Please carve out a few minutes and listen to these powerful, articulate advocates discuss the most overlooked social and moral blight of our time.
You can find Debbi Anderson’s wrenching cry from the heart farther down this post. I have left the two parts exactly as I found them on a private Facebook discussion site. They are long and messy. That’s the thing about mental-illness narratives. They don’t clean up well. They shouldn’t clean up well. “Polishing” them, “editing them down,” “trimming” out “wordiness,” “sprucing up” bad diction—these are forms of murder within this genre. This kind of sanitizing leaches out the violated humanity in the original words. It distills the raw passion down to journalese.
And that is a core problem with writing about mental-health issues, whether quoting from a frantic mother or composing expository prose about the nature of brain disease: it comes out either too long or too sterile.
Here I am going to risk both the former and the latter. I’m going to give you the context of Debbi’s two messages. (There is some repetition.) And then I am going to turn things over to Debbi, who has given me her permission. In a later post, I will examine some of the public-policy roadblocks to relief for her and her stricken son.
Set aside some time. But please try to read every word of Debbi’s stream-of-consciousness burst of despair. At a minimum, it will (re-)introduce you to a world that most people shrink from even thinking about. If a miracle occurs, it might infuriate you into joining the ranks of the reform advocates.
Debbi Anderson is a working-class woman who lives in Wichita, Kansas. Her son Devin has spent 18 of his 36 years in a fog of severe schizophrenia, and the voices in his head have driven him again and again to the streets (see the “missing” poster link below), to addiction, to jail, and to at least ten suicide attempts: “dangerous” behavior. Dangerous “to himself and others,” as the bloodless bureaucratic bromide has it.
Debbie, whose photographs show a blonde woman with large, penetrating eyes, has stood with her son all this time, tortured with worry as he has shuttled in and out of “care centers”—another bloodless bromide. (Some work well; others—well, read Debbi.) She has divorced his father and remarried, to a man who means well for Devin yet understandably lacks a clue as to how to maintain a bond of trust with him.
Things have hit rock bottom. Devin has been evicted from his latest hovel, a “rat drug infested apartment” in Debbi’s description, that his latest caseworker found for him. Why? Because he is uncontrollable. He is uncontrollable because the voices in his head ordered him to go off the stabilizing medication that once worked for him. The bloodless bureaucratic bromide-term for this condition is “anosognosia”—lack of insight. The bedraggled bailiwicks of American mental healthcare are suffocated under bureaucratic jargon and acronyms. And this is probably one big reason that no one cares about crazy people.
Here is Debbi:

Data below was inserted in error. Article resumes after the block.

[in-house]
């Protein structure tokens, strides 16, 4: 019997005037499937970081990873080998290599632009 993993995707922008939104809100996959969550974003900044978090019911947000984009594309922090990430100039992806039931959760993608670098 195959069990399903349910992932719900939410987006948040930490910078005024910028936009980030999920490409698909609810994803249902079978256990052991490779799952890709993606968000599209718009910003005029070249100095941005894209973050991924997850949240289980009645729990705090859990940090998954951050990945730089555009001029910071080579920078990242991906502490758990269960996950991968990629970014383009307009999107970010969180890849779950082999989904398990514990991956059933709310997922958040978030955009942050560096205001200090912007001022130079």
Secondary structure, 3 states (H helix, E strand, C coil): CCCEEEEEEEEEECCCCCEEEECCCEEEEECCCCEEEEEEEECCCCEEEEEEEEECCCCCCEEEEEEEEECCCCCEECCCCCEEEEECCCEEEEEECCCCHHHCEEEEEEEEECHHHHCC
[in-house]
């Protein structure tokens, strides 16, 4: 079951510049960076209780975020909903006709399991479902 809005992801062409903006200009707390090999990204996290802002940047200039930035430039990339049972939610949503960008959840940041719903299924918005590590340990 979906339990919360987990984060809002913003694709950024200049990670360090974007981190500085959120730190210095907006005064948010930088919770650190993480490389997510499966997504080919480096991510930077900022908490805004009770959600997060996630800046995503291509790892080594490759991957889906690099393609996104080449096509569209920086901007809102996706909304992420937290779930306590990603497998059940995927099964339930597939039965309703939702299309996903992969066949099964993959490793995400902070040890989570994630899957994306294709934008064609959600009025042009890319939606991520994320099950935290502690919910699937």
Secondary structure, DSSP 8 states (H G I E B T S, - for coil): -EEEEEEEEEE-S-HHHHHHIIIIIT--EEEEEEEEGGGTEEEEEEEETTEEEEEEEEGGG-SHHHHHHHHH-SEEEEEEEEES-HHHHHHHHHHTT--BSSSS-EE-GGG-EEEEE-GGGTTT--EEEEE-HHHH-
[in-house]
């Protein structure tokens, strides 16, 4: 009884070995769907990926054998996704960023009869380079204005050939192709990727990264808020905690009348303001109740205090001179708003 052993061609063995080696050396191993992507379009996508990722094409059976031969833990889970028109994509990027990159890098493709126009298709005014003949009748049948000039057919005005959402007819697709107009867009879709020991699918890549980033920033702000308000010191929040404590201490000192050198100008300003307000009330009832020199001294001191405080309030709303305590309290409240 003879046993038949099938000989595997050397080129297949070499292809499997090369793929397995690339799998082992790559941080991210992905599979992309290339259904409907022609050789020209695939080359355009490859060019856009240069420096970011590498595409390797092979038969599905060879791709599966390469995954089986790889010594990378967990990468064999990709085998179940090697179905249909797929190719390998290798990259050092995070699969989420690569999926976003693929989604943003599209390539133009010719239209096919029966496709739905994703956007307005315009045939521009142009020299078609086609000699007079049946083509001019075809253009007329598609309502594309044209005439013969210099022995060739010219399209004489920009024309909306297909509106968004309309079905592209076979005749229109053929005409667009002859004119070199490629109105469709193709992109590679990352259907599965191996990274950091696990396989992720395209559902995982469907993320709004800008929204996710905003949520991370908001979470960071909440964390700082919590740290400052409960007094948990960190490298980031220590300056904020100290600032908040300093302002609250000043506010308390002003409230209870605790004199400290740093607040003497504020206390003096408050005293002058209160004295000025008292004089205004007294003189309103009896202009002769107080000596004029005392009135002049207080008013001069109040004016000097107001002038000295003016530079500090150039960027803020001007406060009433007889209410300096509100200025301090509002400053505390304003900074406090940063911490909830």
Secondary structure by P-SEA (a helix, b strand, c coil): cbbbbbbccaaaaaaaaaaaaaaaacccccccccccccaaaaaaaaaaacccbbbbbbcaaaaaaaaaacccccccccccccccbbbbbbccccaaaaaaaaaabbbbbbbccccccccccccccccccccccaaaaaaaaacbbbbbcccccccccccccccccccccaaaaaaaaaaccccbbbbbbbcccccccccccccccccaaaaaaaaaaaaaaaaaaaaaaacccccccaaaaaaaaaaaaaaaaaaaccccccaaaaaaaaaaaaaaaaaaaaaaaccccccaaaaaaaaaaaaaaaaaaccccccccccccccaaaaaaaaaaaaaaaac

I have attempted to post something about three times on here and every time I deleted it! I have ADHD, so if I jump around on here you’ll know why LOL I feel like you need to know that before you read this! My son was diagnosed with schizophrenia at the age of 18 is 36 now most of my family was worried about what the neighbors would think! My mother was extremely ￼narcissistic ￼ so I know I get no support there! It has been 18 ￼years of hell! he has a severe case! When he was diagnosed I was relieved in a sense I could finally put a name to what was attacking my son!! But I went from saving him from himself to having a gun pulled on me trying to get him out of a motel I was young and stupid back then that isn’t gonna happen again! but phone calls at night needing a ride because got beat up dont know how many times going out on the streets panhandling staying in the worst dirt bag place you could find. He had at least 10 suicide attempts when he goes off his medication the voices just torture him! Constantly went missing here in Wichita Kansas and then got so delusional and manic he thought that $.50 the rapper stole his lyrics He tried three times to make it to California and the third time’s a charm! Made it to California went missing for over a year. I searched every day it was hell! I was not sleeping throwing up malnutrition losing my hair (I’m sure some of you have been thru this!) After the year was up my mind was taking over like it was trying to prepare me for that awful phone call or knock on the door we all dread! And then a phone call came in, from a hospital in south-central LA it was my son finally someone called me and asked me if I had a son named DEVIN! How he ever survived that i’ll never understand it had to be a God thing! He wanted to stay there! So in order for me to get the help that he so desperately needed I had to give up my rights so we could be a ward of California by the way one of the hardest decisions I ever had to make doing that! He started the revolving door in California just like he did here in Wichita Hospital group home run away hospital group home you know the routine for years and until he met a doctor that really helped him! Who would’ve thought an old-school drug like haladol would help him so much one shot monthly XR! So he’s in the same group home for quite a while he started making phone calls to me back home in Kansas and he sounded more like MY SON!! than ever since the day he was diagnosed!!! Still had attitude problems but nothing like it used to be not going out on the streets and doing God knows what and doing things that I wish I never new about! He was somewhat stable so he decided he wanted to come back home! Everybody else was thrilled I was scared don’t get me wrong I miss him so much! But the thought of having him back here in my face and going through hell again I wanted to believe that everything was gonna be OK so desperately! deep down inside I knew it wouldn’t be! I have been with an amazing man going on eight years he is my support system he is my world he just could not understand why I wasn’t so excited I felt guilty don’t get me wrong I want to see him so bad I really missed him it had been over seven years since I saw my son! so I set up a meeting with his group home and we had a plan the team met and we had an exit strategy I laid down my boundaries and my rules you know nothing too terrible no drinking in my house and no drugging and you will let me know where you’re at! Because I have worried enough through the years to last one person 20 lifetimes! But the first several months went really well I’ve bonded with my son since the first time he’s been diagnosed we were getting close he still had some issues but like I said nothing like before! Then when he got comfortable back home he started getting Like he had ants in his pants!